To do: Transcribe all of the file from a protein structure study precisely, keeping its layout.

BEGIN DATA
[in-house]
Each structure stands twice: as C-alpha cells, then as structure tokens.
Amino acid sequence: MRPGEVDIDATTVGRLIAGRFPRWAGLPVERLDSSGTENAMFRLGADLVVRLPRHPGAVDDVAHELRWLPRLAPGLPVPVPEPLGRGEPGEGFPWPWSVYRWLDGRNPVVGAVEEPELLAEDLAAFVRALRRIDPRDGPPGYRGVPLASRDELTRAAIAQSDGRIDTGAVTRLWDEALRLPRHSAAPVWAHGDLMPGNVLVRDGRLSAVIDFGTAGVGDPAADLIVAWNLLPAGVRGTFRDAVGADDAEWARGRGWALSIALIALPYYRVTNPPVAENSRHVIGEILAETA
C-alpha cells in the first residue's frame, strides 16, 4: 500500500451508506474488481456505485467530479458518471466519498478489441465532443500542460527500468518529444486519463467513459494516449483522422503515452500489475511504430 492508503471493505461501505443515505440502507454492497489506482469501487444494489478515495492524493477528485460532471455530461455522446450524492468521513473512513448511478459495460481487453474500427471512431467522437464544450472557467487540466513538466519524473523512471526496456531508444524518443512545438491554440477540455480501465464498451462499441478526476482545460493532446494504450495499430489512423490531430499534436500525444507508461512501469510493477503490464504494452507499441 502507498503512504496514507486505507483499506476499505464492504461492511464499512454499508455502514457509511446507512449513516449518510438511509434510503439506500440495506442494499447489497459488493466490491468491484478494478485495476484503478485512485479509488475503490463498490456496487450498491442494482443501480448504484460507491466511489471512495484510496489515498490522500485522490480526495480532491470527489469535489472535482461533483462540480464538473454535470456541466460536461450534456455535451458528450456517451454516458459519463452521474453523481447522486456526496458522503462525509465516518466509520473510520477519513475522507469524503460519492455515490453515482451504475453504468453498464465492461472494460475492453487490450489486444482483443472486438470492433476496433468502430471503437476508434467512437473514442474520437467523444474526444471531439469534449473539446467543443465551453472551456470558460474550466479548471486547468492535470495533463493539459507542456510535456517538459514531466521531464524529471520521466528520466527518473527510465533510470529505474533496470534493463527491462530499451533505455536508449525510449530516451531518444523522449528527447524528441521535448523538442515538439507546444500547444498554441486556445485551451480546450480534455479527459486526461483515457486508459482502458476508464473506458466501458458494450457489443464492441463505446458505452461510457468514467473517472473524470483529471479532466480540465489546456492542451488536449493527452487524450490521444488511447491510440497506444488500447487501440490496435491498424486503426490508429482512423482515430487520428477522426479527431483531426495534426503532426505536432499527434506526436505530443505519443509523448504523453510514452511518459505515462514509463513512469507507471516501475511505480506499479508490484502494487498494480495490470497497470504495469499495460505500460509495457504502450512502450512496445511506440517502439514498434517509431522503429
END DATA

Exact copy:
[in-house]
Each structure stands twice: as C-alpha cells, then as structure tokens.
Amino acid sequence: MRPGEVDIDATTVGRLIAGRFPRWAGLPVERLDSSGTENAMFRLGADLVVRLPRHPGAVDDVAHELRWLPRLAPGLPVPVPEPLGRGEPGEGFPWPWSVYRWLDGRNPVVGAVEEPELLAEDLAAFVRALRRIDPRDGPPGYRGVPLASRDELTRAAIAQSDGRIDTGAVTRLWDEALRLPRHSAAPVWAHGDLMPGNVLVRDGRLSAVIDFGTAGVGDPAADLIVAWNLLPAGVRGTFRDAVGADDAEWARGRGWALSIALIALPYYRVTNPPVAENSRHVIGEILAETA
C-alpha cells in the first residue's frame, strides 16, 4: 500500500451508506474488481456505485467530479458518471466519498478489441465532443500542460527500468518529444486519463467513459494516449483522422503515452500489475511504430 492508503471493505461501505443515505440502507454492497489506482469501487444494489478515495492524493477528485460532471455530461455522446450524492468521513473512513448511478459495460481487453474500427471512431467522437464544450472557467487540466513538466519524473523512471526496456531508444524518443512545438491554440477540455480501465464498451462499441478526476482545460493532446494504450495499430489512423490531430499534436500525444507508461512501469510493477503490464504494452507499441 502507498503512504496514507486505507483499506476499505464492504461492511464499512454499508455502514457509511446507512449513516449518510438511509434510503439506500440495506442494499447489497459488493466490491468491484478494478485495476484503478485512485479509488475503490463498490456496487450498491442494482443501480448504484460507491466511489471512495484510496489515498490522500485522490480526495480532491470527489469535489472535482461533483462540480464538473454535470456541466460536461450534456455535451458528450456517451454516458459519463452521474453523481447522486456526496458522503462525509465516518466509520473510520477519513475522507469524503460519492455515490453515482451504475453504468453498464465492461472494460475492453487490450489486444482483443472486438470492433476496433468502430471503437476508434467512437473514442474520437467523444474526444471531439469534449473539446467543443465551453472551456470558460474550466479548471486547468492535470495533463493539459507542456510535456517538459514531466521531464524529471520521466528520466527518473527510465533510470529505474533496470534493463527491462530499451533505455536508449525510449530516451531518444523522449528527447524528441521535448523538442515538439507546444500547444498554441486556445485551451480546450480534455479527459486526461483515457486508459482502458476508464473506458466501458458494450457489443464492441463505446458505452461510457468514467473517472473524470483529471479532466480540465489546456492542451488536449493527452487524450490521444488511447491510440497506444488500447487501440490496435491498424486503426490508429482512423482515430487520428477522426479527431483531426495534426503532426505536432499527434506526436505530443505519443509523448504523453510514452511518459505515462514509463513512469507507471516501475511505480506499479508490484502494487498494480495490470497497470504495469499495460505500460509495457504502450512502450512496445511506440517502439514498434517509431522503429